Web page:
Daily Presidential Trivia: On this day in 1989, former President Ronald Reagan was inducted into the Cowboy Hall of Fame for his time acting in Western films. What was the last movie Reagan ever acted in? Be the first to Tweet us the correct answer using #PoliticsTrivia and you’ll get a Morning Line shout-out. Congratulations to Ellen Broadwell (@ebroadwe1) and Larissa Sevcik (@larsma) for guessing Friday’s trivia: Who is next in line for the presidency after the speaker and the Senate president pro tempore? The answer was: the secretary of state.
With all that’s happening on the foreign front, President Obama will be focused publicly Monday on two of his domestic initiatives. At 10:15 a.m. ET, he will issue an executive order barring discrimination on the basis of sexual orientation and gender identity. The order will not include an exemption for government contractors with a religious affiliation. At 11:45 a.m. ET, he will announce that 60 of the country’s largest school districts will join his My Brother’s Keeper Initiative to focus on black and Latino youth education.
At 3:00 p.m. ET Monday, Mr. Obama will present the Medal of Honor to Ryan Pitts, a former active duty Army staff sergeant, for his actions during combat operations in Kunar Province, Afghanistan. Pitts will be the ninth living recipient to be awarded the medal for actions in Iraq or Afghanistan.
The New Yorker’s Evan Osnos profiles Vice President Joe Biden. Biden calls the job “the most worthwhile thing I’ve ever done in my life. … I can die a happy man not being President.”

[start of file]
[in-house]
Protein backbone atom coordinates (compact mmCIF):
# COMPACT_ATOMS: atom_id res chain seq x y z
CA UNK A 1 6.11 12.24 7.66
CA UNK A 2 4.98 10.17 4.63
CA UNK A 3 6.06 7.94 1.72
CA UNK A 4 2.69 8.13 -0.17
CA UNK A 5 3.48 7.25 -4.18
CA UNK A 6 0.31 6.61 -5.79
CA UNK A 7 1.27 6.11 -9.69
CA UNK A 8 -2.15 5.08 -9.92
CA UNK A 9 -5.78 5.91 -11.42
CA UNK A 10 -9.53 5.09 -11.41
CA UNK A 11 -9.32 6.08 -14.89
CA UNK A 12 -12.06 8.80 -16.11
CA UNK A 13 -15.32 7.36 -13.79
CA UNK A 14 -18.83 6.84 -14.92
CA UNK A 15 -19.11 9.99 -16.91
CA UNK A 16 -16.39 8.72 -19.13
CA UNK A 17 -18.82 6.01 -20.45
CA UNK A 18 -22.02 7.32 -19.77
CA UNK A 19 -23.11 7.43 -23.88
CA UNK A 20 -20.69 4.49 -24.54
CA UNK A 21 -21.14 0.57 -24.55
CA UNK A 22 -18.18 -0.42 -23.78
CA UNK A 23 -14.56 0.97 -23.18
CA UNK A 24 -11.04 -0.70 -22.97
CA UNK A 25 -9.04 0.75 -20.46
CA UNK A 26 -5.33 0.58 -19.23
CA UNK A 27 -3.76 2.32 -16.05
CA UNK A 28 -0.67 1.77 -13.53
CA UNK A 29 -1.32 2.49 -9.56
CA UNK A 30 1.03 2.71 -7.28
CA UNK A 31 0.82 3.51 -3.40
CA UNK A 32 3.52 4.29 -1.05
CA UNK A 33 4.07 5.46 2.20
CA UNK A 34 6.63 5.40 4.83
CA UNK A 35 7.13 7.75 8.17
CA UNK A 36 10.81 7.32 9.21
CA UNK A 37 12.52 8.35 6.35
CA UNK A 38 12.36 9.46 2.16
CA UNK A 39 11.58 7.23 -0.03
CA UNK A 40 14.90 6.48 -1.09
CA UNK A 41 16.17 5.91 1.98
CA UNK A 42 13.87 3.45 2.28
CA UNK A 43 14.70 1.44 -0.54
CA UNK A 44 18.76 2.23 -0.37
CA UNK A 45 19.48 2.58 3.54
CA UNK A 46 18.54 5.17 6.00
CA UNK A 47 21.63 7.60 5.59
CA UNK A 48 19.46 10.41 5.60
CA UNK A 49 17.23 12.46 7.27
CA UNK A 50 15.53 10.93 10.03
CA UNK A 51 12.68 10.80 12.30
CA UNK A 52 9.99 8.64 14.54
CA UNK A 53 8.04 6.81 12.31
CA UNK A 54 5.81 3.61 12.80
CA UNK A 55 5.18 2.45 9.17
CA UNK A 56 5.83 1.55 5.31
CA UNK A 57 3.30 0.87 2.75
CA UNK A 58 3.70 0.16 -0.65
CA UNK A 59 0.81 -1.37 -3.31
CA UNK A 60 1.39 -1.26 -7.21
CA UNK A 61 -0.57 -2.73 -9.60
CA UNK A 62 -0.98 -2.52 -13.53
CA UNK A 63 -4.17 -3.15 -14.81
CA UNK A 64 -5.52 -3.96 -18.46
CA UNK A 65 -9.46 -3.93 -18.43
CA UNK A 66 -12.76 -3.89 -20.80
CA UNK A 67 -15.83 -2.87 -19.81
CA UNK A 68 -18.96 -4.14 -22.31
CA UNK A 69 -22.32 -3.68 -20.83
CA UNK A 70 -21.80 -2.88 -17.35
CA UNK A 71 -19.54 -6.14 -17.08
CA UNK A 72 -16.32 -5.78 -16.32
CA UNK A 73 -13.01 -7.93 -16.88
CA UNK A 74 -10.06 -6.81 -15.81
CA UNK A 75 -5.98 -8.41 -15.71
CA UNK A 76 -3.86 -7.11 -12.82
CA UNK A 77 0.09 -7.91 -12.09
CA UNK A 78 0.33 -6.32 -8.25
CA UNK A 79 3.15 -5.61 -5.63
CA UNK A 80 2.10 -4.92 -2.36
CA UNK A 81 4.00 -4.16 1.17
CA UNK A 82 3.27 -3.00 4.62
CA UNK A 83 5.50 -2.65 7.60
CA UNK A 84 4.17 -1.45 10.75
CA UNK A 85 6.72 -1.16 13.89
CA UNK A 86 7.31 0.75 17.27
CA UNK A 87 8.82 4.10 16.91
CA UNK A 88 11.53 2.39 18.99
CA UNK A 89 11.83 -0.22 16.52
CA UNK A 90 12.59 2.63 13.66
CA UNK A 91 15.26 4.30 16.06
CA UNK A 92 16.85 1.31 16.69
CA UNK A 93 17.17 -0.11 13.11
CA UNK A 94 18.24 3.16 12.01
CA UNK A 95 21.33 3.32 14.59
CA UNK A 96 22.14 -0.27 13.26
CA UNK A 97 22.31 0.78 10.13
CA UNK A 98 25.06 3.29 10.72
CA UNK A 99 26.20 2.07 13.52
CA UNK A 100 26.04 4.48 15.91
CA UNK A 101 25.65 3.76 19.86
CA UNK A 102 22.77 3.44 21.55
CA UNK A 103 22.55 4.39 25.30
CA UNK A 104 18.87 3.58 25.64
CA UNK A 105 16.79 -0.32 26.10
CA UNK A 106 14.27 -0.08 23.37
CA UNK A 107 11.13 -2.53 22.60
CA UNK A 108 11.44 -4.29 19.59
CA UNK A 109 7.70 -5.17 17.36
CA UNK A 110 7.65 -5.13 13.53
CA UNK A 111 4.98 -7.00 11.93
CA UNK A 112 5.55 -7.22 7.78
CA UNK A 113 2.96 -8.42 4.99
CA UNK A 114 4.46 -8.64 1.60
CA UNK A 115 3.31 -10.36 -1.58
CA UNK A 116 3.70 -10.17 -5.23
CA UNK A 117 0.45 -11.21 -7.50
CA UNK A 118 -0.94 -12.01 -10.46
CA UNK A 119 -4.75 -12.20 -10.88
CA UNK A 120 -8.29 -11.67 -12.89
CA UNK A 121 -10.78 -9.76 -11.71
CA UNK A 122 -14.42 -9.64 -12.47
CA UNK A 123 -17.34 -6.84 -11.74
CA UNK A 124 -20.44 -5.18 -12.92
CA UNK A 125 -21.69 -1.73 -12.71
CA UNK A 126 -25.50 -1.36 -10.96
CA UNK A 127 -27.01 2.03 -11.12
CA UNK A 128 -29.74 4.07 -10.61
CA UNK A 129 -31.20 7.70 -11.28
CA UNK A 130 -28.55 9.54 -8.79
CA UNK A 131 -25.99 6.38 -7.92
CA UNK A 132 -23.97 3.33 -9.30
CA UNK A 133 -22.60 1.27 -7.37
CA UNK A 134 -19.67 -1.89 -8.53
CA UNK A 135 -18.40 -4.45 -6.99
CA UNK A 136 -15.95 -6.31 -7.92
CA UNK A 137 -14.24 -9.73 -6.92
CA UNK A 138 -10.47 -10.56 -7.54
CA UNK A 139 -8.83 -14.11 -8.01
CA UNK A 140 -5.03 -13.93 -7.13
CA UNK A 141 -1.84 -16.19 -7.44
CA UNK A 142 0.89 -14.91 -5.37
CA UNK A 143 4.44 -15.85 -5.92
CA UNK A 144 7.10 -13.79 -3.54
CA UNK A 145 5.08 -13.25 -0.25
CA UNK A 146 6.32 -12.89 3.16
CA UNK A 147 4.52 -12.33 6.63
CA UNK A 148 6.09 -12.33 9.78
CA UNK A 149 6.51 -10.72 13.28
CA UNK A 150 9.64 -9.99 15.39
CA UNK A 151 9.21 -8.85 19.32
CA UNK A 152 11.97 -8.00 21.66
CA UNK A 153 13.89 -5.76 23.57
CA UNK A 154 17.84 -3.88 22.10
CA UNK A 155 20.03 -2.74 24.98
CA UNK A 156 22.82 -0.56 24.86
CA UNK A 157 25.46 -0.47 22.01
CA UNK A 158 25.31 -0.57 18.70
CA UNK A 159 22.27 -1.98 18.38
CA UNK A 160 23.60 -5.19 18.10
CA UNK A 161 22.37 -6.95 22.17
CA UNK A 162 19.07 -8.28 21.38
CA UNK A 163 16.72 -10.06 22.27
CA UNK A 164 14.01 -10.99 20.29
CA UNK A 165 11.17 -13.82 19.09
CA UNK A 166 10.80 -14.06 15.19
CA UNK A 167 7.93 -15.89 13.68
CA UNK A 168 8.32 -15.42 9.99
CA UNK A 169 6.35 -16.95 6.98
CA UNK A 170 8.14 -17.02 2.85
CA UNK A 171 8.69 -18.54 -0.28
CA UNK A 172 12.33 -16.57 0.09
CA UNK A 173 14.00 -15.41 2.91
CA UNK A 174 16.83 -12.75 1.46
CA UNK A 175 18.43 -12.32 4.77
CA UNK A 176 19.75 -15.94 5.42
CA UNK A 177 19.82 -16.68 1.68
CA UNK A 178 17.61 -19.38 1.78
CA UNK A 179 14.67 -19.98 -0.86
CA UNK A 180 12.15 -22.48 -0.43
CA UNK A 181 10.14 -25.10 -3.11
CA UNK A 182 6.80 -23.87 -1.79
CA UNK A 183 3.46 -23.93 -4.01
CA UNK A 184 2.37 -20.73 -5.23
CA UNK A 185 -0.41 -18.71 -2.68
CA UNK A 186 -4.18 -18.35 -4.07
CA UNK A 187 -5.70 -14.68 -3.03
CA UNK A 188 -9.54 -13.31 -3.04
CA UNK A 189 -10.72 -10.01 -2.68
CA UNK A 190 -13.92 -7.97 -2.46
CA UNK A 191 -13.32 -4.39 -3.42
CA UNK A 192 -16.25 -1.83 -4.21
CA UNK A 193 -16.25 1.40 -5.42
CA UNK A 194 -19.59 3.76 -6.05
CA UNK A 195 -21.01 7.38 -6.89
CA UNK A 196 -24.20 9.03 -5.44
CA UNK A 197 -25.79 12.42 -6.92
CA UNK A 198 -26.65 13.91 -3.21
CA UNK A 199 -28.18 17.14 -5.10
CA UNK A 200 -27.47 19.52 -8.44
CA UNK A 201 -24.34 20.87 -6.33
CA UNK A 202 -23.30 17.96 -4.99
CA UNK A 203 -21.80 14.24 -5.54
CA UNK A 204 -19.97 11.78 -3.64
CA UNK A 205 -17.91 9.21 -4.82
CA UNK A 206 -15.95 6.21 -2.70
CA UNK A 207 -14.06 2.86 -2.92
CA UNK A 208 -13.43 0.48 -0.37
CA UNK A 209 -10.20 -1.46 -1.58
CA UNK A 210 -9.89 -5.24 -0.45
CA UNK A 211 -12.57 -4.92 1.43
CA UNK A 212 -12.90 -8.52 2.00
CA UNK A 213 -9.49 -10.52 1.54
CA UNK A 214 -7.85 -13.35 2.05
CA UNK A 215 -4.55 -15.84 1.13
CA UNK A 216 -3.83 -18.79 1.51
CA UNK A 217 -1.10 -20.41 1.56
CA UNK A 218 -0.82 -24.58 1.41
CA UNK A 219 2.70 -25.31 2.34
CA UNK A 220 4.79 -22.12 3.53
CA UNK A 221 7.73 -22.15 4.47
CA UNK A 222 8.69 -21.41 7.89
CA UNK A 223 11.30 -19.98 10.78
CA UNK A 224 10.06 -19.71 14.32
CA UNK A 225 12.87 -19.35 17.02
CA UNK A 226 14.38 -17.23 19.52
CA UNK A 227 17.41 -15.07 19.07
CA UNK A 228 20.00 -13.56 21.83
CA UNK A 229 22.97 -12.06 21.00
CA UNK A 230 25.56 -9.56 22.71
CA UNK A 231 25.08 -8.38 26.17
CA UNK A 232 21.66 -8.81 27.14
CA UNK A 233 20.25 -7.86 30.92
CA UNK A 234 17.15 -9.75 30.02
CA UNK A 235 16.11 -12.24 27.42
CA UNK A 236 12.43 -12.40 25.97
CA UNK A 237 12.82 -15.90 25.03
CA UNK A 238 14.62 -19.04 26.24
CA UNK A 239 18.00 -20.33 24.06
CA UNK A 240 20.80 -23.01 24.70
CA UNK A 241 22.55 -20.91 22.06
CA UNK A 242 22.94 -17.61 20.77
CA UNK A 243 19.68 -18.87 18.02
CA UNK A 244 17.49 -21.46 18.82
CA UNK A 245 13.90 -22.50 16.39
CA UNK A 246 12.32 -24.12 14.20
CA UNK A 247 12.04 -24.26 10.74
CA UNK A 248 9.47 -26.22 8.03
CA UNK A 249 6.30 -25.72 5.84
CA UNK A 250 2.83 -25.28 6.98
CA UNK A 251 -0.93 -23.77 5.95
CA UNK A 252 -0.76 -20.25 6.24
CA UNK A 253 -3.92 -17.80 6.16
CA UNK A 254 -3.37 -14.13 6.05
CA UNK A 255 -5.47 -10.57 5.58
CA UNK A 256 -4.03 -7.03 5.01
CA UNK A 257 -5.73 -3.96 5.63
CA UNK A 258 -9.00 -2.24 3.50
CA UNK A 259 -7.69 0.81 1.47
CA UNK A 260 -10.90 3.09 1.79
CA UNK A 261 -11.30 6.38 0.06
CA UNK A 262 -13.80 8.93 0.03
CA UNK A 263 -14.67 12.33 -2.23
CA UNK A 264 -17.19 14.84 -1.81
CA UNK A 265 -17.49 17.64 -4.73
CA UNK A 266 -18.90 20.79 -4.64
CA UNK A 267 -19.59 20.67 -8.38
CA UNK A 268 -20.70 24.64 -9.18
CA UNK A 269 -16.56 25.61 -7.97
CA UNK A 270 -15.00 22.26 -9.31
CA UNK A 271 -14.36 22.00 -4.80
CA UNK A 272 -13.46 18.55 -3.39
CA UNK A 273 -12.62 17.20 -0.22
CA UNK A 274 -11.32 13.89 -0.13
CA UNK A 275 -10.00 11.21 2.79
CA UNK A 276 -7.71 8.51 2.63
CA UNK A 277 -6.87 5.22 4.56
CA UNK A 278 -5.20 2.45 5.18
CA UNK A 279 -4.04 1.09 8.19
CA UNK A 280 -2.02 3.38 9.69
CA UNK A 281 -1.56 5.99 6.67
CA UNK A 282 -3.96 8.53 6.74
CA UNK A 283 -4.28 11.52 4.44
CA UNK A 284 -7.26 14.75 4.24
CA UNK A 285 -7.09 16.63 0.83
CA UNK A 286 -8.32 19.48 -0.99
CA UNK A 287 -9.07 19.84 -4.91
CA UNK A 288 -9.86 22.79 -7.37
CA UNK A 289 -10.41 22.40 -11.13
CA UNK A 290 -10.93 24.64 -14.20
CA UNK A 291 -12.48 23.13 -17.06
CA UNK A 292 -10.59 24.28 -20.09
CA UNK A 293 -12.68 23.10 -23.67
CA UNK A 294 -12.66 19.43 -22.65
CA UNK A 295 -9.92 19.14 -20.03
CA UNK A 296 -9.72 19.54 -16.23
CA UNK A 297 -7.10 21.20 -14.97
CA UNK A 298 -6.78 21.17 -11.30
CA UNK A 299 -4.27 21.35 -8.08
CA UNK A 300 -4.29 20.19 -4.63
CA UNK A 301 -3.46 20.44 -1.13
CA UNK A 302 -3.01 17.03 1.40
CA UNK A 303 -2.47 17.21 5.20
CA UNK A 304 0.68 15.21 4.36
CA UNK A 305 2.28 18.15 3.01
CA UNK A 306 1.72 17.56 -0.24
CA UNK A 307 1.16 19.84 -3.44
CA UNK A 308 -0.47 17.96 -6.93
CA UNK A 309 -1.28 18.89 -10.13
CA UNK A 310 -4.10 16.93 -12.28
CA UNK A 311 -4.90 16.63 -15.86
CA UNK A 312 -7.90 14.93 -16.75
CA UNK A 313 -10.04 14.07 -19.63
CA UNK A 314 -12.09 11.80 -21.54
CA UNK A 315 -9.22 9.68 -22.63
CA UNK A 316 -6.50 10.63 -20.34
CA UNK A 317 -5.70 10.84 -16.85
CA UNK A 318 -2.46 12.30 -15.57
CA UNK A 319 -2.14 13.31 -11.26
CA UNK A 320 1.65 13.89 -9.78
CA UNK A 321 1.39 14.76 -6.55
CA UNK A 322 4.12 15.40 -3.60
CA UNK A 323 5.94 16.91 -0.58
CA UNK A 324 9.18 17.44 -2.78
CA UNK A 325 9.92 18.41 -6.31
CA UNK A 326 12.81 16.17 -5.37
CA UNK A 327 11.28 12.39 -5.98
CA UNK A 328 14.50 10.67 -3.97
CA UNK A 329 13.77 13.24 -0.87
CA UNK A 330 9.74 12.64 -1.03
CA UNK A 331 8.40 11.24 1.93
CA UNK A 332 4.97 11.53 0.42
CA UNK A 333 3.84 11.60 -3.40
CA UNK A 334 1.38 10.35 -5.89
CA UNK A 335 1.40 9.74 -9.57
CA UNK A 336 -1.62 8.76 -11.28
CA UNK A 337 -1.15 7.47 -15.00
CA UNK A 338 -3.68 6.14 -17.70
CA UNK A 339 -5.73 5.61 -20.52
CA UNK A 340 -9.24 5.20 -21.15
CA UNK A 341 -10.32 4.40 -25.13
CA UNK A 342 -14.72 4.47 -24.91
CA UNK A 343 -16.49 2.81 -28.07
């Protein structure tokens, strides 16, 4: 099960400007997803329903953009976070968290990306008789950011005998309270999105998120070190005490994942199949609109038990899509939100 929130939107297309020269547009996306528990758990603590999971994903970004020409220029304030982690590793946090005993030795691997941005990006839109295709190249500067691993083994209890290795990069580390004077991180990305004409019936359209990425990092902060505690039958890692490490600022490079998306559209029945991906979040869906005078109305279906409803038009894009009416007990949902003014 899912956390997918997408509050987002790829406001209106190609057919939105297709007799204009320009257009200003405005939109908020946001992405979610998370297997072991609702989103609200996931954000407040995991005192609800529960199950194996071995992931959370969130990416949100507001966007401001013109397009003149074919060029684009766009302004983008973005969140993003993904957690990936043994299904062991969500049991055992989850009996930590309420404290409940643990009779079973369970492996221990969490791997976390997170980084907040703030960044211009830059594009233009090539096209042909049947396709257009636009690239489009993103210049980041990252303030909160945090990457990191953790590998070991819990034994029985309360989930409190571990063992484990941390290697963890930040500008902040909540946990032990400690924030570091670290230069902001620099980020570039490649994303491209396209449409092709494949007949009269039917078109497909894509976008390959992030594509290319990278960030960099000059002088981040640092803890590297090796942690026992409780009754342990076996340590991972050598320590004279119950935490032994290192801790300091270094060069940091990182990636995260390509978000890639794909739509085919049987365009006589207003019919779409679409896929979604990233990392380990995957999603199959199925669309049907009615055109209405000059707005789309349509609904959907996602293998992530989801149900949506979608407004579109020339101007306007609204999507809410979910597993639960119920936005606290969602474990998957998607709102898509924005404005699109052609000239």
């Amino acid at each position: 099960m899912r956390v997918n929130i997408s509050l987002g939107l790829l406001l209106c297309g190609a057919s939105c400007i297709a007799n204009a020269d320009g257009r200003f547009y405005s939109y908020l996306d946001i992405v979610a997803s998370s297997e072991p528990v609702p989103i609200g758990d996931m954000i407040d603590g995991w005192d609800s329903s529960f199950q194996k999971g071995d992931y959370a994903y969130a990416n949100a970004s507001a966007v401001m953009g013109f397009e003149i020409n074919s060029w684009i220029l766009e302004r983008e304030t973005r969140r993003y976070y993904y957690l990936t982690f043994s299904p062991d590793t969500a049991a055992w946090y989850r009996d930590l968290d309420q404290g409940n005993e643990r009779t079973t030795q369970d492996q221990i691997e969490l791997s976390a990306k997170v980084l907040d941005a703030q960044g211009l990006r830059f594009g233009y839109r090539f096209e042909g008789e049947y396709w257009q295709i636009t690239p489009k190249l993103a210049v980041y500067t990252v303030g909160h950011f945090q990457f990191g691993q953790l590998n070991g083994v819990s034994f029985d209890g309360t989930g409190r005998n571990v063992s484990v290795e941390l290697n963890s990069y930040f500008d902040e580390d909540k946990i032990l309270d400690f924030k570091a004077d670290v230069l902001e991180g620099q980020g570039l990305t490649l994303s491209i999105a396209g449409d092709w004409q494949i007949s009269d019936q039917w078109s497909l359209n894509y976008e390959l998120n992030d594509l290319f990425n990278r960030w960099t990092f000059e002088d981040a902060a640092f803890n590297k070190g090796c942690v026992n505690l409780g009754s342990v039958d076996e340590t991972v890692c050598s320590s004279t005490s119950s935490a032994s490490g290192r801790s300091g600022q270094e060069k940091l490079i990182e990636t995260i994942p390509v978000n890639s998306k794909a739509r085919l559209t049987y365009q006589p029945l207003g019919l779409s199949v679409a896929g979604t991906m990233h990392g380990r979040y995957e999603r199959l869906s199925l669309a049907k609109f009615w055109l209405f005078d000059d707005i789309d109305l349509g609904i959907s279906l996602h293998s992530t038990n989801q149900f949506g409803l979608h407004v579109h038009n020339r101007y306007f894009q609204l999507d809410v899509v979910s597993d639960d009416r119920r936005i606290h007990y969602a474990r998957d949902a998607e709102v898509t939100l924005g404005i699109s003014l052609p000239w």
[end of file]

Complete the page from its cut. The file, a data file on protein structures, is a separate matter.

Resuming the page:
Rep. Kevin McCarthy, R-Calif., and Rep. Steve Scalise, R-La., will soon take on their new House leadership roles, and it looks like this new group will get along a lot more swimmingly than the oft-divided Boehner-Cantor-McCarthy leadership team.
With a few days left until it is official, McCarthy has effectively taken over the duties of majority leader.
Ahead of Tuesday’s runoff in Georgia, Rep. Jack Kingston and Dollar General CEO David Perdue have been spending a lot of time in metro Atlanta and its northern suburbs, where neither candidate has a natural advantage.
With the pattern in the Senate — appointees confirmed Monday, lawmakers out Thursday — the same every week, the chamber is stuck in a war of “mutually assured dysfunction” between Majority Leader Harry Reid and Minority Leader Mitch McConnell, the Washington Post’s Paul Kane reports.
Sen. Rand Paul, R-Ky., is trying to build support among a group of people who strongly dislike government intervention and who also could be a fundraising gold mine — Silicon Valley.
Paul is also in the midst of a “Jewish charm offensive” to build foreign policy credibility among mainstream Republicans and to court, even if he can’t win over, big donors who are hawkish on Israel. To expand his tent further, he’ll meet with business leaders, grassroots activists and young professionals in northern Virginia this week.
Sen. Lindsey Graham, R-S.C., said Secretary of State John Kerry, “gave the most ridiculous and delusional summary of American foreign policy I could imagine” on “Meet the Press” this Sunday.